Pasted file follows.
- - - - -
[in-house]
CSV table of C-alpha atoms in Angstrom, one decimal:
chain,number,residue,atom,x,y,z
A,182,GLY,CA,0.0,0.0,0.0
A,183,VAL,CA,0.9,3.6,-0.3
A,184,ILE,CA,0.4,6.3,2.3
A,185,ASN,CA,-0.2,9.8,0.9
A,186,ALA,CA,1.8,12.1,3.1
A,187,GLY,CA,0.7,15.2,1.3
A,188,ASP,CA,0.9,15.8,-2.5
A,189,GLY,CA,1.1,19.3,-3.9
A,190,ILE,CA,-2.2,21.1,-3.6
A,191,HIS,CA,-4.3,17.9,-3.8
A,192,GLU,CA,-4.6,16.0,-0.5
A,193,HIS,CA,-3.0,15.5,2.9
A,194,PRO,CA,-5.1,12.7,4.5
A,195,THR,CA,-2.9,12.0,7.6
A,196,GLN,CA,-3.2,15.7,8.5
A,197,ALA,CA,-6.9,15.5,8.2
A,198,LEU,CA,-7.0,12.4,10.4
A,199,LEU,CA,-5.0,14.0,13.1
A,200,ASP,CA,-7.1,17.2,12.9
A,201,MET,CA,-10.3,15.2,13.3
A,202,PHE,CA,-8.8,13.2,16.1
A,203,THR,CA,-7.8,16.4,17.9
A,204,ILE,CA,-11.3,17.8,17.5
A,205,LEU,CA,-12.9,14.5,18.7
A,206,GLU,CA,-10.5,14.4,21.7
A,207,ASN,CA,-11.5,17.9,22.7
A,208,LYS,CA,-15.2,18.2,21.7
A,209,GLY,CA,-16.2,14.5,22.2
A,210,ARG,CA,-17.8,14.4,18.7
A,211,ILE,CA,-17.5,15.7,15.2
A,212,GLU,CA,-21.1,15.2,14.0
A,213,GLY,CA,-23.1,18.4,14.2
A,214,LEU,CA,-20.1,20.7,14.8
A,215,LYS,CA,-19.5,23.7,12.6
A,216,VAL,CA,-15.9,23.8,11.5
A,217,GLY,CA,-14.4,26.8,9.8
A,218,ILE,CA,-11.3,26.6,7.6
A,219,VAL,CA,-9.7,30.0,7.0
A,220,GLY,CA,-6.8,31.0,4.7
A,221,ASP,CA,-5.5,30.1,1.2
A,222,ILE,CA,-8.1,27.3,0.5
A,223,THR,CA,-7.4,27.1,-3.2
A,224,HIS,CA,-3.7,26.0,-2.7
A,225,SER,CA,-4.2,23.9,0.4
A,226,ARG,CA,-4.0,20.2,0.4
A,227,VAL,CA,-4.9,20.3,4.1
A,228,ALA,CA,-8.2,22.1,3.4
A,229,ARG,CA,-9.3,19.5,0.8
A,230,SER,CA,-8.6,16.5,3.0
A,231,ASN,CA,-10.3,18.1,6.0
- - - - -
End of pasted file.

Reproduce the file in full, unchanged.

[in-house]
CSV table of C-alpha atoms in Angstrom, one decimal:
chain,number,residue,atom,x,y,z
A,182,GLY,CA,0.0,0.0,0.0
A,183,VAL,CA,0.9,3.6,-0.3
A,184,ILE,CA,0.4,6.3,2.3
A,185,ASN,CA,-0.2,9.8,0.9
A,186,ALA,CA,1.8,12.1,3.1
A,187,GLY,CA,0.7,15.2,1.3
A,188,ASP,CA,0.9,15.8,-2.5
A,189,GLY,CA,1.1,19.3,-3.9
A,190,ILE,CA,-2.2,21.1,-3.6
A,191,HIS,CA,-4.3,17.9,-3.8
A,192,GLU,CA,-4.6,16.0,-0.5
A,193,HIS,CA,-3.0,15.5,2.9
A,194,PRO,CA,-5.1,12.7,4.5
A,195,THR,CA,-2.9,12.0,7.6
A,196,GLN,CA,-3.2,15.7,8.5
A,197,ALA,CA,-6.9,15.5,8.2
A,198,LEU,CA,-7.0,12.4,10.4
A,199,LEU,CA,-5.0,14.0,13.1
A,200,ASP,CA,-7.1,17.2,12.9
A,201,MET,CA,-10.3,15.2,13.3
A,202,PHE,CA,-8.8,13.2,16.1
A,203,THR,CA,-7.8,16.4,17.9
A,204,ILE,CA,-11.3,17.8,17.5
A,205,LEU,CA,-12.9,14.5,18.7
A,206,GLU,CA,-10.5,14.4,21.7
A,207,ASN,CA,-11.5,17.9,22.7
A,208,LYS,CA,-15.2,18.2,21.7
A,209,GLY,CA,-16.2,14.5,22.2
A,210,ARG,CA,-17.8,14.4,18.7
A,211,ILE,CA,-17.5,15.7,15.2
A,212,GLU,CA,-21.1,15.2,14.0
A,213,GLY,CA,-23.1,18.4,14.2
A,214,LEU,CA,-20.1,20.7,14.8
A,215,LYS,CA,-19.5,23.7,12.6
A,216,VAL,CA,-15.9,23.8,11.5
A,217,GLY,CA,-14.4,26.8,9.8
A,218,ILE,CA,-11.3,26.6,7.6
A,219,VAL,CA,-9.7,30.0,7.0
A,220,GLY,CA,-6.8,31.0,4.7
A,221,ASP,CA,-5.5,30.1,1.2
A,222,ILE,CA,-8.1,27.3,0.5
A,223,THR,CA,-7.4,27.1,-3.2
A,224,HIS,CA,-3.7,26.0,-2.7
A,225,SER,CA,-4.2,23.9,0.4
A,226,ARG,CA,-4.0,20.2,0.4
A,227,VAL,CA,-4.9,20.3,4.1
A,228,ALA,CA,-8.2,22.1,3.4
A,229,ARG,CA,-9.3,19.5,0.8
A,230,SER,CA,-8.6,16.5,3.0
A,231,ASN,CA,-10.3,18.1,6.0